Social innovating for a better tomorrow

The COVID-19 pandemic has shown how society can innovate at speed. And while the focus for now is on helping each other, this social innovation demonstrates how we can all make an impact. Let’s start thinking now about how we can use this to improve society going forward, says Professor George Frynas from The Open University Business School.

The current COVID-19 pandemic has demonstrated – in a very short space of time – the great potential of social innovation to aid society. The European Commission guide to social innovation defines “social innovation as ‘the development and implementation of new ideas (products, services and models) to meet social needs and create new social relationships or collaborations”.

We can just name a few of the recent innovations:

Companies are changing their delivery modes
Many retailers are turning to home deliveries. Health care providers and professionals are developing remote services for advising and monitoring patients at home. Arts and crafts schools are producing home kits. Gyms and fitness studios broadcast online classes. In China, Kuaishou – a social video platform valued at $28 billion – promoted online education offerings to compensate for school and university closures.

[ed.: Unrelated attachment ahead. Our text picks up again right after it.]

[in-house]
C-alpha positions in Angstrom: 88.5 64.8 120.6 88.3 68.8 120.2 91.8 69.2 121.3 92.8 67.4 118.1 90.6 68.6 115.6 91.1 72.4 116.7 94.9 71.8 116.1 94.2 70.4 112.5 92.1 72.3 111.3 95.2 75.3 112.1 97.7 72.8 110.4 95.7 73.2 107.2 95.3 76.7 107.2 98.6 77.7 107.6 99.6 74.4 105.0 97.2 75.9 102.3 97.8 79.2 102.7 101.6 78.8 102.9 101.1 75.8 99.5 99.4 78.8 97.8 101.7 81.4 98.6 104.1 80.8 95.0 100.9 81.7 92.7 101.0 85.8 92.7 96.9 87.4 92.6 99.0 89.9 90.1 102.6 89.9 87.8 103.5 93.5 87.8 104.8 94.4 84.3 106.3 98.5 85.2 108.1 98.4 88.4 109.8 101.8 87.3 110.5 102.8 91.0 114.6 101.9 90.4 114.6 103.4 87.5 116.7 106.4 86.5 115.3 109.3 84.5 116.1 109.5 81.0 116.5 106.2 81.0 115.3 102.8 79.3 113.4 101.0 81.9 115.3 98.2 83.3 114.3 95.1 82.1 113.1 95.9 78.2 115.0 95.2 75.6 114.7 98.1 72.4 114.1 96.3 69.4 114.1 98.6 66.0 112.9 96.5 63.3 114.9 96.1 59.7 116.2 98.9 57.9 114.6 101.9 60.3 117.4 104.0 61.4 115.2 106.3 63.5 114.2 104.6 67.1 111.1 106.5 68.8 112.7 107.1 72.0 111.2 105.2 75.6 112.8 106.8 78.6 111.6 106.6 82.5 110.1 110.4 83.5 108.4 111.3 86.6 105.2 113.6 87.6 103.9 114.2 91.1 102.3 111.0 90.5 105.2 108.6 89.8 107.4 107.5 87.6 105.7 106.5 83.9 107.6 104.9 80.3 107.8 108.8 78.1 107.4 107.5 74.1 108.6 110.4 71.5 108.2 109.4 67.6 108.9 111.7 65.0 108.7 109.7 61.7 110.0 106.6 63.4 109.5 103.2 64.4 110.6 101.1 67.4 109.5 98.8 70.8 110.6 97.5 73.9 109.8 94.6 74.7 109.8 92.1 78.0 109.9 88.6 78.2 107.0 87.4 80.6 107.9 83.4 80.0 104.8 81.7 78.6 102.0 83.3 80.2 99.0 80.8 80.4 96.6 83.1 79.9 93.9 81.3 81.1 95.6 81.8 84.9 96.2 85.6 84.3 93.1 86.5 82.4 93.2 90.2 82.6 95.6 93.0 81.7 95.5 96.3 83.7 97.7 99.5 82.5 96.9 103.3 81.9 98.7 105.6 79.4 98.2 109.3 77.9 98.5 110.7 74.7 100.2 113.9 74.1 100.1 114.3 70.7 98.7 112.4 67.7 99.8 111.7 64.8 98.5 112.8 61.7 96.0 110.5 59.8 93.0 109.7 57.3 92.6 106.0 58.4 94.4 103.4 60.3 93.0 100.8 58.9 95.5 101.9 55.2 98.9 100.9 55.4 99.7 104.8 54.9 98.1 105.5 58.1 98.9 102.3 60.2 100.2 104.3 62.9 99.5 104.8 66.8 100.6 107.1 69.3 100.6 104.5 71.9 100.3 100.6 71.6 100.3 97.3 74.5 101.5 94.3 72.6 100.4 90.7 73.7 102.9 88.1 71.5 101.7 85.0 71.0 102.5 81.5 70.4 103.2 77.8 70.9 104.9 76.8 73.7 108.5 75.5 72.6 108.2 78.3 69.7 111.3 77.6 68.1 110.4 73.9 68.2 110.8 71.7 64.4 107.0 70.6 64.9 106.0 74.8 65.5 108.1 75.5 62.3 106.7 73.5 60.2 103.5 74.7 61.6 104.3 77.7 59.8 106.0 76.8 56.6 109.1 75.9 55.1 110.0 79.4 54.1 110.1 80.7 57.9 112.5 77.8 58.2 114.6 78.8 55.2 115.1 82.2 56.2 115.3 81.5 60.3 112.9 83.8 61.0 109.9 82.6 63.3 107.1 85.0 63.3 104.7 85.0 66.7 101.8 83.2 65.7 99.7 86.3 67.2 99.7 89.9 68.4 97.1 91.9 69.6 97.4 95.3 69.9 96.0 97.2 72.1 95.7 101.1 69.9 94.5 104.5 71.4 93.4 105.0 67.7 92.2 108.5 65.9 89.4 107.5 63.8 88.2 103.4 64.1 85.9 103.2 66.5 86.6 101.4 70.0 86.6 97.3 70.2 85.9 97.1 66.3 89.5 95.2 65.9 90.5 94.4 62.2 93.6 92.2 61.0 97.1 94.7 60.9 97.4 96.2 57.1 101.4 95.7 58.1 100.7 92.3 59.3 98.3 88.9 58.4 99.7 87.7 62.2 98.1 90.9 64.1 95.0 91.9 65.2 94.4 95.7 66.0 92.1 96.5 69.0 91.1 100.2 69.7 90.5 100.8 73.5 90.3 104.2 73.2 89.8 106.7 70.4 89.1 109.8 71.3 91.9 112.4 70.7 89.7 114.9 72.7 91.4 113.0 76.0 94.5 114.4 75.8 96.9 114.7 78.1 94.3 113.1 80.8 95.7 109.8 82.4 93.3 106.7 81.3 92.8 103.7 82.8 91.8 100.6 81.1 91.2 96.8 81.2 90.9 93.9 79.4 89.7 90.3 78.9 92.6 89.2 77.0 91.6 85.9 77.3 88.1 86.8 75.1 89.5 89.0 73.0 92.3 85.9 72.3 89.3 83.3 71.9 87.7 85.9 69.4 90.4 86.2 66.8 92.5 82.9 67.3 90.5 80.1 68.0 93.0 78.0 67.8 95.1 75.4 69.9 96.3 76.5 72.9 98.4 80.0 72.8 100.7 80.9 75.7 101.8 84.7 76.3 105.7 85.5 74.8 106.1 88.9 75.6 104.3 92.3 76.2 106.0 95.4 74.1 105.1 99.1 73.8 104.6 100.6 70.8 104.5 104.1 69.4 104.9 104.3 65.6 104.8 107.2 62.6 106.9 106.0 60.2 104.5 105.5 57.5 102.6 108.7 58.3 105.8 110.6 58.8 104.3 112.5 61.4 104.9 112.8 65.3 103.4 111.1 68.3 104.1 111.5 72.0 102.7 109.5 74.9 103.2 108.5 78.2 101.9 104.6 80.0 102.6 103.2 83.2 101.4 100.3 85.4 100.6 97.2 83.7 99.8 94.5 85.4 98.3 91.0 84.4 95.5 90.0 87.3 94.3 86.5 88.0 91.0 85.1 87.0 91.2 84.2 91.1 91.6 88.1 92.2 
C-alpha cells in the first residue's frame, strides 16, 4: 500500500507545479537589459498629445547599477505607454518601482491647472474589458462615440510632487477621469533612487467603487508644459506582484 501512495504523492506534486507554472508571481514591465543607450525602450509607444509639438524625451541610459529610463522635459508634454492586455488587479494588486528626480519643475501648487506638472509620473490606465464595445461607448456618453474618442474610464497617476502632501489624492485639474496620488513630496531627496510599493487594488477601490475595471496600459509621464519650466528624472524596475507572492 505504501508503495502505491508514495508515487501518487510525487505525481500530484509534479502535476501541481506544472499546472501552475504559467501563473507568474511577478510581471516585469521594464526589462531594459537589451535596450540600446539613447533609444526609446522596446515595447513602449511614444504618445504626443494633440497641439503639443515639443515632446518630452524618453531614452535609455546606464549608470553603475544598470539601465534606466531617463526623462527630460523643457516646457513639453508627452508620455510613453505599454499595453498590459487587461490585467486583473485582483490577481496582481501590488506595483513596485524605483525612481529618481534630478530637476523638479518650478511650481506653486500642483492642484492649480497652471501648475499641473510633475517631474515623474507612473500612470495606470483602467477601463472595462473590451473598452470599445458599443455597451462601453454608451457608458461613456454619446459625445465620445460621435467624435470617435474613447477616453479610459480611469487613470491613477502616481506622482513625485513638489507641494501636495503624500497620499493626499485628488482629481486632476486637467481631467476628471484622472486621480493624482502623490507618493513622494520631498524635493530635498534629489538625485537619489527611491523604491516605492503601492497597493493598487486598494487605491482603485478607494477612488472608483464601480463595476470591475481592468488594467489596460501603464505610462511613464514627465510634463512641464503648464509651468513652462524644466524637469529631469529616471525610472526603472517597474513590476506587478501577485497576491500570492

Companies are shifting production towards ventilators and other essential equipment
In North America, automotive suppliers are collaborating to produce ventilators. In many European countries, small businesses are turning to producing masks and other protective equipment. Different types of companies like US breweries including the giant Anheuser-Busch and Central-Eastern European oil companies including Poland’s Orlen are producing hand sanitisers.

Organisations are developing new technology solutions
In Italy, a 3D printing company called Isinnova quickly developed a design for producing plastic parts for hospital ventilators – much faster and cheaper to make than the industrial alternatives. The Austrian Red Cross has developed a phone app for virus contact tracing (pictured below), which alerts people about having come in contact with someone who has contracted the virus, and the app is now used by hundreds of thousands of people.

Austrian Red Cross Coronavirus app

These are desperate solutions in desperate times. What we are still missing is a future vision of how social innovations can help to avert the next pandemic and to make our world a safer place.